CURE Hydrocephalus, an initiative of CURE International, was spawned by the encouraging results achieved through CURE Children’s Hospital of Uganda. CURE-Uganda opened in 2000, and since then, over 4,000 surgeries have been performed and ten surgeons (from nine different countries) have been trained for a single goal: addressing hydrocephalus. Through the combined efforts of this treatment and training, over 5,000 lives have been saved.
Based upon expert estimates, the world sees at least 300,000 new cases of hydrocephalus each year in children less then 1 year of age. Unfortunately, these estimates are most likely low. CURE is committed to doing all we can to treat those children afflicted with this condition, understand the causes for hydrocephalus and training others in the most modern and effective techniques.
CURE Hydrocephalus is an internationally collaborative initiative. Its roots grow from 2000, when Dr. Ben Warf, a renown pediatric neurosurgeon, moved his wife and six children to Mbale, Uganda to serve as CURE-Uganda’s first medical director. Through rigorous research and analysis, Dr. Warf developed a novel and efficacious approach for the treatment of hydrocephalus: endoscopic third ventroscopy combined with choroid plexus cauterization or ETV/CPC for short, a shunt-less technique which creates a pathway for the spinal cord fluid through a ventricle at the base of the skull. He tirelessly pursued better methods of treatment because although a shunt is appropriate for certain cases, a shunt can become clogged and it’s failure can be life threatening, especially in developing world settings. Dr Warf’s research is well documented in peer-review journals, and he instituted a training program for surgeons. As a result of this effort, one of his first graduates, Dr. John Mugamba, a Ugandan pediatric neurosurgeon fellowship trained in South Africa, was able to succeed Dr. Warf in 2006, continuing both the patient care and surgeon training.
Other surgeons, researchers and individuals like Dr. Steve Schiff of Penn State University bring their expertise in analysis to help determine the causes for post infection hydrocephalus and how best to prevent those infections. Dr. Schiff is a member of the medical advisory board for CURE Hydrocephalus assisting Dr. Warf, now with Children’s Hospital Boston and Harvard Medical School, in his leadership role as senior medical director. I, Jim Cohick bring my background of healthcare administration, work with CURE International’s earliest hospitals, with CURE’s clubfoot program, serve as executive director for CURE Hydrocephalus.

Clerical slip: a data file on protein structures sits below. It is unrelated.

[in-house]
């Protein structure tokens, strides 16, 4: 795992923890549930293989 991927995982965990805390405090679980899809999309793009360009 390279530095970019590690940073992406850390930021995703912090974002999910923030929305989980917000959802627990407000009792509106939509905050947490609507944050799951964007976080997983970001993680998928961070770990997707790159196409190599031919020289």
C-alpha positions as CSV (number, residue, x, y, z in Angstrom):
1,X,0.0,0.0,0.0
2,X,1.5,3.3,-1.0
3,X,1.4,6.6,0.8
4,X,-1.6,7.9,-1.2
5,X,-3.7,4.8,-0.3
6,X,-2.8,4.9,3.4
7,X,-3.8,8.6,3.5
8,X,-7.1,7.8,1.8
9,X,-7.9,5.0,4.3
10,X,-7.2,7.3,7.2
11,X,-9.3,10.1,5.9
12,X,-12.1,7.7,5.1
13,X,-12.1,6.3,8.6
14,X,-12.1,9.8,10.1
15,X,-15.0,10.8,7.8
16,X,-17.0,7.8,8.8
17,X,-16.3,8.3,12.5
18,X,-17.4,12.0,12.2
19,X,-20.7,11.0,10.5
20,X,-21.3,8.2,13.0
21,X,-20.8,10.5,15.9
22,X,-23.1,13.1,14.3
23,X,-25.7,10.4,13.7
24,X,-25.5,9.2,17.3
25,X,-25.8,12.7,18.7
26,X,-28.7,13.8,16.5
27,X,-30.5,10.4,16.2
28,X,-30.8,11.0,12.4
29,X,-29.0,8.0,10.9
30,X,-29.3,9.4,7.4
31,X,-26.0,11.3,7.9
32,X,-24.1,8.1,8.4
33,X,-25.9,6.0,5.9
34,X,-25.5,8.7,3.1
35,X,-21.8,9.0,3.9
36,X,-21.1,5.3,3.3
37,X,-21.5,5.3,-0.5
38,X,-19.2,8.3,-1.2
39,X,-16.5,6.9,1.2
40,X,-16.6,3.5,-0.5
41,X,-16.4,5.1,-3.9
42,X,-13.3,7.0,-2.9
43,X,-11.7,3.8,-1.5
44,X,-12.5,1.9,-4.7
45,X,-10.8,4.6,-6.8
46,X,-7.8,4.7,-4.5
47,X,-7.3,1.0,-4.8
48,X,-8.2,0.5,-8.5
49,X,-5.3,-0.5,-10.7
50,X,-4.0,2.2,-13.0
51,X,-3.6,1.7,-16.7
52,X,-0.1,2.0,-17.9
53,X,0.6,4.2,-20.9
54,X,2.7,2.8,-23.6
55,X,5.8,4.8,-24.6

Each year CURE Hydrocephalus plans to steadily increase capacity to address more cases of hydrocephalus. We learned many useful lessons from CURE-Uganda which are integral parts of an on-going solutions:
- Provide care coordinators for pre- and post-operative interactions with families of patients
- Create conduits for receiving prompt technical vendor assistance
- Maintain a robust database environment for gathering data, reporting, and learning
- Create and foster collegial collaborations between surgeons from the west and the developing world.
So far we are very encouraged by the strong interest of government agencies and larger capacity funders to fund work showing measurable evidence of saving lives. A recent article out of Harvard estimates that close to 2billion people throughout the world – mostly in developing world settings – have little or no access to surgical care. Our ability to treat and train for caring for hydrocephalus is catching the attention of those concerned about doing life saving work reaching more people through expert medical and surgical care.
Our motivation is only increased by the stories our patients and their families share about their journey to find help to combat this condition. Tom’s story is uplifting and heartening about how the good work at CURE-Uganda not just healed him, but literally saved his life.